According to a recent survey graduates who study economics at University earn more after five years in comparison to graduates who have studied other subjects.
Benchmarking website Emolument, which crowdsources data from 55,000 individuals, states that economics graduates can expect to be earning £45,000 within five years of graduation and rising to £126,000 after fifteen years of experience.
High Fliers, the independent market research company which specialises in student and graduate recruitment research, predicts that there will be more opportunities for this summer’s university-leavers than at any time in the last decade. However, the UK’s top employers have received 6% more graduate job applications so far, compared with the equivalent period in the 2013-2014 recruitment round. So competition is still fierce for jobs at top employers.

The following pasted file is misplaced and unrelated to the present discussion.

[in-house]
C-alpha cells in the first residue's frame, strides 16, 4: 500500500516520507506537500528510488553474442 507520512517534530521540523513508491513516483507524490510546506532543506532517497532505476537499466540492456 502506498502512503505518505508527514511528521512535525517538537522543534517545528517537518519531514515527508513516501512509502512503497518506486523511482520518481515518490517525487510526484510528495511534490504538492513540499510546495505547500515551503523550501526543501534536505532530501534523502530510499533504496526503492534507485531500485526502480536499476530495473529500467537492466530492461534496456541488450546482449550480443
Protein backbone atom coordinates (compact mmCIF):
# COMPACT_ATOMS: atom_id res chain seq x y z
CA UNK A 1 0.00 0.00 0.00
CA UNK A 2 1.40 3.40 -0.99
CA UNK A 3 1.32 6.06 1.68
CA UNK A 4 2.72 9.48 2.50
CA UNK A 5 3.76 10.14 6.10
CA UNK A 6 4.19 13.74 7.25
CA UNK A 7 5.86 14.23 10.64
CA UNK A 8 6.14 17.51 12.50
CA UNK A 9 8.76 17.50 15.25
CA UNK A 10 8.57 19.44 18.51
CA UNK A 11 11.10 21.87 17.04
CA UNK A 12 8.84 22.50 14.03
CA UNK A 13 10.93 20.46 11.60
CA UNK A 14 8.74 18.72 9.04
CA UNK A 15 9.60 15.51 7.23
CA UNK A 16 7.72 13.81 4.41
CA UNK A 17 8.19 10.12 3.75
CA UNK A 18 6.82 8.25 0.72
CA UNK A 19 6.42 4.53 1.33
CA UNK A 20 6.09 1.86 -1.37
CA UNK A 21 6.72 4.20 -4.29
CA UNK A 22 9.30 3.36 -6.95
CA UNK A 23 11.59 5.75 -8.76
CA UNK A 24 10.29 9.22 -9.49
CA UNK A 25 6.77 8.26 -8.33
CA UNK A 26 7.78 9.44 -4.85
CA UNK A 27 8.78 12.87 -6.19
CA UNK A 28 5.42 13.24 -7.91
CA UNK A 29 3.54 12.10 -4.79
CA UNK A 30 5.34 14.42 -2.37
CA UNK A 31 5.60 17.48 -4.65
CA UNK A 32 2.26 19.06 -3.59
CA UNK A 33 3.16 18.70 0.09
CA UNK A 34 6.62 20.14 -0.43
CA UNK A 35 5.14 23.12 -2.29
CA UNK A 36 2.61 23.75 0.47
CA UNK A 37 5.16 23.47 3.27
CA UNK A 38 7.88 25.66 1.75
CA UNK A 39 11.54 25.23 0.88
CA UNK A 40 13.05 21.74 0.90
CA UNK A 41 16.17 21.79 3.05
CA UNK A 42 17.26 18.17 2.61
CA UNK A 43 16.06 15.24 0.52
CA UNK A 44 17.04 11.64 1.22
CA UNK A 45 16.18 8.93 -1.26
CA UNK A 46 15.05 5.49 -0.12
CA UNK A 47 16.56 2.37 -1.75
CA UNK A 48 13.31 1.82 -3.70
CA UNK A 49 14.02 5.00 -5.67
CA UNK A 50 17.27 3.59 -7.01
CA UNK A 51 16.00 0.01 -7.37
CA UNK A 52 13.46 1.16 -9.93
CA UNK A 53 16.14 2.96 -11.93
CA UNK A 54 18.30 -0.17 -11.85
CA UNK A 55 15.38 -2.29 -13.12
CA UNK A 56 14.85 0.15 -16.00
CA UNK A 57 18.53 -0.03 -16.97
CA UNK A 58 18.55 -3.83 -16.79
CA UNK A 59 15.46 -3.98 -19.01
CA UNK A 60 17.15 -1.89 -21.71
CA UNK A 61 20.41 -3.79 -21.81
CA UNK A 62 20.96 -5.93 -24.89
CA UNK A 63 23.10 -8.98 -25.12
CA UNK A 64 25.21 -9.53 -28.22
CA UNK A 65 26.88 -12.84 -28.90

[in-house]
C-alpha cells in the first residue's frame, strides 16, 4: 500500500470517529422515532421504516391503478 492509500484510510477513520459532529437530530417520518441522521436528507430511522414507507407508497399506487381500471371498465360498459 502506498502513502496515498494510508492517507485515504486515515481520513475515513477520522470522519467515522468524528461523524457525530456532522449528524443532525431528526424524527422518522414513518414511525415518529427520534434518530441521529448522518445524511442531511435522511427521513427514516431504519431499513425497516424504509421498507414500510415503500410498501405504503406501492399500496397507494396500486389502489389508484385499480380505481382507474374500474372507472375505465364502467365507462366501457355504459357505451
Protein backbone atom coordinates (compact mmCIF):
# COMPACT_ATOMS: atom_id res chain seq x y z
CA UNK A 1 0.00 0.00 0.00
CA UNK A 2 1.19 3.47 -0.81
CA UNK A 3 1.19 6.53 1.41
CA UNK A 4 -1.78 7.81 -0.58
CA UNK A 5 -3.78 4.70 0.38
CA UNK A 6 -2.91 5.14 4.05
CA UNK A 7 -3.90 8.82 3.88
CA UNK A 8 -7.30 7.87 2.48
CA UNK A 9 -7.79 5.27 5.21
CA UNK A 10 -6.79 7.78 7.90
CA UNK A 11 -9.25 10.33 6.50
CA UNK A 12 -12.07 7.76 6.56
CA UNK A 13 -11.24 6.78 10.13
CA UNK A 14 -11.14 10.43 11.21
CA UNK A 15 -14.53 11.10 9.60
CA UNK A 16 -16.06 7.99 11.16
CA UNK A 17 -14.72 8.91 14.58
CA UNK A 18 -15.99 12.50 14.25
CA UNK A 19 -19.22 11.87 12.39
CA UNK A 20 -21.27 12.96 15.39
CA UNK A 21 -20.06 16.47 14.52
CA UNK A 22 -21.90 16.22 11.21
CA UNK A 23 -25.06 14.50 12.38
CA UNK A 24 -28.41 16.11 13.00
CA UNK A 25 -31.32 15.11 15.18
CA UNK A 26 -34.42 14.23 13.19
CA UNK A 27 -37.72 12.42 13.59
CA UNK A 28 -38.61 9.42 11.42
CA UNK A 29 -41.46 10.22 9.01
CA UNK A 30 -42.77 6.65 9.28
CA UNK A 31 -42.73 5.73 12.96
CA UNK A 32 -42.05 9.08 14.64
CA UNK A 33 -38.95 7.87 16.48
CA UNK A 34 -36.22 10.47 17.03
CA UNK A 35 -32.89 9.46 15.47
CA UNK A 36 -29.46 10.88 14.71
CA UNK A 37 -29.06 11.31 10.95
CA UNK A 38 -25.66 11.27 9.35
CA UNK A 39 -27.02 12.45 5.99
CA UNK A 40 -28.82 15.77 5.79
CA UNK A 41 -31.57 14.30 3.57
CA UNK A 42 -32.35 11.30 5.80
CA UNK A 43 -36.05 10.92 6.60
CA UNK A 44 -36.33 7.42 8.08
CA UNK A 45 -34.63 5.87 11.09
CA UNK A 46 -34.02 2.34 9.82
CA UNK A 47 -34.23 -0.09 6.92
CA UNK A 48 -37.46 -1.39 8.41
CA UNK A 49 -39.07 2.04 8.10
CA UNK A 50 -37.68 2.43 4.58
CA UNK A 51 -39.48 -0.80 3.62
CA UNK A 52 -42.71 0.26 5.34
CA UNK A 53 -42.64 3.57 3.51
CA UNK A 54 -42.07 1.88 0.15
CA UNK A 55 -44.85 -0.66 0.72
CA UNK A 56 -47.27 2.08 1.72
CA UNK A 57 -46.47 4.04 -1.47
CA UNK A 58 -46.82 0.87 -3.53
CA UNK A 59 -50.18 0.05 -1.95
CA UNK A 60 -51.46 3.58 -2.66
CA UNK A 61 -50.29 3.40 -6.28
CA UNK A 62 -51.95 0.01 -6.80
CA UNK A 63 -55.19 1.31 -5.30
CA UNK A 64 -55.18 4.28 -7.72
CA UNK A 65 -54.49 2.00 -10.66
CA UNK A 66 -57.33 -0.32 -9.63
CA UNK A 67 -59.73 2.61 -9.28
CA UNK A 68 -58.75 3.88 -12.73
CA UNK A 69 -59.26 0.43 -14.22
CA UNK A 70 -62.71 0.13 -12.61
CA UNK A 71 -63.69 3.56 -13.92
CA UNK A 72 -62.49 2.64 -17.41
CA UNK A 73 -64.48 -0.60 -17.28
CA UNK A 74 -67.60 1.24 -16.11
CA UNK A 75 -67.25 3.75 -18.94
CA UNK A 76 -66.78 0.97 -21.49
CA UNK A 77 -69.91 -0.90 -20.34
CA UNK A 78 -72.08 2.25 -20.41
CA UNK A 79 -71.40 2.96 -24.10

Graduates of Kent’s School of Economics are among the most employable in the UK, according to the Guardian University Guide 2016. The School is ranked 5th in the UK for career prospects, with 86% of students finding graduate-level jobs or further study within six months of graduation, which is fantastic news in this very competive market.
City Disabilities, an organisation set up to assist students and professionals working with disabilities, have written an interesting article on whether students with disabilities should disclose their disability to a potential employer. The article offers advice on how to decide whether to disclose or not: